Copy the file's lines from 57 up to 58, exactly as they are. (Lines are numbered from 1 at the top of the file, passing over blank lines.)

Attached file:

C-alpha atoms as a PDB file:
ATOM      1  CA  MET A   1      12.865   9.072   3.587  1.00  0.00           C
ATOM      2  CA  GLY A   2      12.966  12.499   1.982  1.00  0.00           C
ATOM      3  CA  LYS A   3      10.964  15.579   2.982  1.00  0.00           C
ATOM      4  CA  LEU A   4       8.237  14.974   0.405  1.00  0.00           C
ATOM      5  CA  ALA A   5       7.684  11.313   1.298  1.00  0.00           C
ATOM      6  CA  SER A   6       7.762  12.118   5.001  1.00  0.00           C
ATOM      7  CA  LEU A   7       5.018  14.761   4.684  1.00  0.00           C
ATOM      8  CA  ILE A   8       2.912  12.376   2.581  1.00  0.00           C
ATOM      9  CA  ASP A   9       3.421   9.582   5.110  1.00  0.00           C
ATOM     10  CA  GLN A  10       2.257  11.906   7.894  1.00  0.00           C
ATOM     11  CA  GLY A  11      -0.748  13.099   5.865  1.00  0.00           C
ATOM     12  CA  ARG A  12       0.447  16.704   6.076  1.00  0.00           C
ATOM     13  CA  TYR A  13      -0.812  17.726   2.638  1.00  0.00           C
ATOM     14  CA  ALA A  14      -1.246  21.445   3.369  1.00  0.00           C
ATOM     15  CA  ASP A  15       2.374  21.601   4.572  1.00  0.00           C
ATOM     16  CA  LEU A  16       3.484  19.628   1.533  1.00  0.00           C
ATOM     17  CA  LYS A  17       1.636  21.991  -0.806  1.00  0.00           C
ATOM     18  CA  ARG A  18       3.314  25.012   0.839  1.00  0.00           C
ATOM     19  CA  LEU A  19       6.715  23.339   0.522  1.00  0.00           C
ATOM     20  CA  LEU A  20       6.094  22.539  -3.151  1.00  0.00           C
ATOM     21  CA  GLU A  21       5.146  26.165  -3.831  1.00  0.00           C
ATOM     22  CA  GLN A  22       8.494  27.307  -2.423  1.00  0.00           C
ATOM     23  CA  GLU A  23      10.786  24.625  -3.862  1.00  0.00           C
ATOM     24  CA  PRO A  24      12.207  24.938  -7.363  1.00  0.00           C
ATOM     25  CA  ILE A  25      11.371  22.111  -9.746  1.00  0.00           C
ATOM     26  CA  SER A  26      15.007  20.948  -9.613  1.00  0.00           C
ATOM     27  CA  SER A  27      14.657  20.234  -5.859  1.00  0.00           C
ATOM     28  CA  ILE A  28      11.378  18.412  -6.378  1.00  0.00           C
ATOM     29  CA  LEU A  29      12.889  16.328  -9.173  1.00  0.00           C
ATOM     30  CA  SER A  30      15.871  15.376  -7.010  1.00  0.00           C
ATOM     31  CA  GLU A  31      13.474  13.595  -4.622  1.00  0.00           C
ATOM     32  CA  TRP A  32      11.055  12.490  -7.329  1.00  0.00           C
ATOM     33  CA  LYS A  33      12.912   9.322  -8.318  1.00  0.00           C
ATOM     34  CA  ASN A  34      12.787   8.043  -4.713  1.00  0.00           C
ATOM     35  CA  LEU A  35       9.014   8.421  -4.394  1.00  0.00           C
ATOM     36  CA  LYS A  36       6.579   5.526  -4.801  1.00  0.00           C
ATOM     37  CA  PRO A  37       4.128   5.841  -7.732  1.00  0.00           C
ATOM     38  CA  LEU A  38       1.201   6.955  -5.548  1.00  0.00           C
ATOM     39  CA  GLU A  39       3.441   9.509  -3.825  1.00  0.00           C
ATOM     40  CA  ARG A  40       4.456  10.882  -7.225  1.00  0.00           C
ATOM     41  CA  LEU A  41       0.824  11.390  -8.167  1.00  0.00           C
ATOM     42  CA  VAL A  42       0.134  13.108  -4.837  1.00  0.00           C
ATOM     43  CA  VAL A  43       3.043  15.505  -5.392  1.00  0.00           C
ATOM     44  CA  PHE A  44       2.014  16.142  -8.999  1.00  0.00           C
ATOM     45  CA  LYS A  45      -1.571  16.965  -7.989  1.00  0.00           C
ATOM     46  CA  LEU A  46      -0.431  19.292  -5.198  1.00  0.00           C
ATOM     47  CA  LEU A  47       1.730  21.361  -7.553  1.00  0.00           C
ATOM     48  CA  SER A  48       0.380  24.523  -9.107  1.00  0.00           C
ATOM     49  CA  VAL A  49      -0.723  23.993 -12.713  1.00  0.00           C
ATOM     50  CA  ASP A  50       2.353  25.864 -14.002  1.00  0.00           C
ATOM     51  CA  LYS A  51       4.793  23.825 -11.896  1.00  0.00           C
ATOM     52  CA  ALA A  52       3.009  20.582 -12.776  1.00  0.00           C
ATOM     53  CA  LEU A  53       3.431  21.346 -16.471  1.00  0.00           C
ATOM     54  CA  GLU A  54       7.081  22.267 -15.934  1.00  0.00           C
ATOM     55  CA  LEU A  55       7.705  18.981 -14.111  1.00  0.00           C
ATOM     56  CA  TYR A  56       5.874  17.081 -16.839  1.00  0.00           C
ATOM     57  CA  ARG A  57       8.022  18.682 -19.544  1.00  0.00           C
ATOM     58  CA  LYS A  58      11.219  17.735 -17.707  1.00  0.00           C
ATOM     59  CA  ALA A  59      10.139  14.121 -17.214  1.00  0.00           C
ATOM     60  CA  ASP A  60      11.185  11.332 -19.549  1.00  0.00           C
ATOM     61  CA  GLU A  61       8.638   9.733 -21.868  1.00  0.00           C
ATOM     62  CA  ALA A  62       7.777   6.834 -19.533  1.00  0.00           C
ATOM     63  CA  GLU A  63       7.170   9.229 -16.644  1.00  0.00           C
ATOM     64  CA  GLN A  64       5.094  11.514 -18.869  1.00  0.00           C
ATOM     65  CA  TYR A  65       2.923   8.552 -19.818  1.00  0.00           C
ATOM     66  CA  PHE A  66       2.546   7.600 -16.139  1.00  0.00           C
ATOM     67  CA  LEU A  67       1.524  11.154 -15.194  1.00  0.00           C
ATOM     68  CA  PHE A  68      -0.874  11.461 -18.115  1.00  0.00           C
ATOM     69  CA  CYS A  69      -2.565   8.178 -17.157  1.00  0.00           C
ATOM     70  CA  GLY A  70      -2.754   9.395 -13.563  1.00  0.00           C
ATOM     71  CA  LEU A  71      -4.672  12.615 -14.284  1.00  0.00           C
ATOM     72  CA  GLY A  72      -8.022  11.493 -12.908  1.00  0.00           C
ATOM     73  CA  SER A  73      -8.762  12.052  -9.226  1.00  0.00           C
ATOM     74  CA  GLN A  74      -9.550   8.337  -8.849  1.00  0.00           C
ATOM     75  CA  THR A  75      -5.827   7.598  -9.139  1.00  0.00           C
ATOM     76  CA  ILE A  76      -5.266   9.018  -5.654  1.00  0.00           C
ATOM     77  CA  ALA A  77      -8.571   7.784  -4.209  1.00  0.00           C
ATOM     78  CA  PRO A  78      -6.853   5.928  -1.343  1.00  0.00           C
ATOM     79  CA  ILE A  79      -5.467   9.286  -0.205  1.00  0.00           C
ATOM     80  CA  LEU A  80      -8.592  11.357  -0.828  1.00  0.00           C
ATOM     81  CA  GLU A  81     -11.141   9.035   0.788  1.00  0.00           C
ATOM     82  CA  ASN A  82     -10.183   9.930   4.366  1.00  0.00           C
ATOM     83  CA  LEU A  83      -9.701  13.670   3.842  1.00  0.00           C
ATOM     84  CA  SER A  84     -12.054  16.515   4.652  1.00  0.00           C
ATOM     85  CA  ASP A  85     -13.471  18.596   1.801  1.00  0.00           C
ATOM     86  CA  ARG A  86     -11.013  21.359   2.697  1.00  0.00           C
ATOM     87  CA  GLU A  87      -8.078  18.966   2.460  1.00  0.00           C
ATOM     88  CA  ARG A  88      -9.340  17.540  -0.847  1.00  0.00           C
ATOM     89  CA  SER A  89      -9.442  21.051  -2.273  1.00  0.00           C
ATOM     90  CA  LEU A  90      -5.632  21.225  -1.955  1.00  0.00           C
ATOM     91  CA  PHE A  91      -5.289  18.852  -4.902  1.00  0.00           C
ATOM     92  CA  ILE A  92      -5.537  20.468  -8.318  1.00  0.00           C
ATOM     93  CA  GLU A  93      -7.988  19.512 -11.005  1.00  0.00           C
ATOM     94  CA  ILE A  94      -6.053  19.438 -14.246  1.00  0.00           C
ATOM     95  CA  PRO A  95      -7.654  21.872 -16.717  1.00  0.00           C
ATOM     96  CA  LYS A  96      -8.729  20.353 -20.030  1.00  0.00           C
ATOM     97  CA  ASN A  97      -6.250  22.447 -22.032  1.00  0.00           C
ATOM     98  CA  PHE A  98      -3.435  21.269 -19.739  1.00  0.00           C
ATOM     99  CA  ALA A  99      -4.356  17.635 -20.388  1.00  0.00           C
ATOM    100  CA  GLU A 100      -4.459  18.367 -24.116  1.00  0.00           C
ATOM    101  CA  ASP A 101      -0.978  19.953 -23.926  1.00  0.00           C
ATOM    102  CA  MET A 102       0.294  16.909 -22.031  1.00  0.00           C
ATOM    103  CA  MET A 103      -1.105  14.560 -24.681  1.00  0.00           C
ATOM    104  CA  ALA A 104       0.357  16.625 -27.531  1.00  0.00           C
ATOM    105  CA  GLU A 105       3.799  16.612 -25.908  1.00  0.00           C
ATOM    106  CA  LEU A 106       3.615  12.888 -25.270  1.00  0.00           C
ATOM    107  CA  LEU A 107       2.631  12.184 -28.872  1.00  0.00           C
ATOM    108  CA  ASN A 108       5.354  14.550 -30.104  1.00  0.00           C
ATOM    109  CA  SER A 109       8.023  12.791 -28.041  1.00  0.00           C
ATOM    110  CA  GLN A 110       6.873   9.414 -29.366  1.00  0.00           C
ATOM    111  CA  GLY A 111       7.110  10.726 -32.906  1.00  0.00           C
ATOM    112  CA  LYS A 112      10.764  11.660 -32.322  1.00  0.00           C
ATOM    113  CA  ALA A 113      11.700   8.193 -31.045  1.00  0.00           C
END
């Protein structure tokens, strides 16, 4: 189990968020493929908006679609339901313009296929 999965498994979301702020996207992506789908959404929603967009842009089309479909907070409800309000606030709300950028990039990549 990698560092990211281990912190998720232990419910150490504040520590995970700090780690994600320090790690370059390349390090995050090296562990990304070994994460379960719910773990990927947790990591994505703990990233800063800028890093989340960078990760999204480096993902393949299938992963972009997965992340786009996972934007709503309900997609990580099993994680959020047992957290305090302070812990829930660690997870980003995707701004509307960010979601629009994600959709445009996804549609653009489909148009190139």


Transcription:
ATOM     56  CA  TYR A  56       5.874  17.081 -16.839  1.00  0.00           C
ATOM     57  CA  ARG A  57       8.022  18.682 -19.544  1.00  0.00           C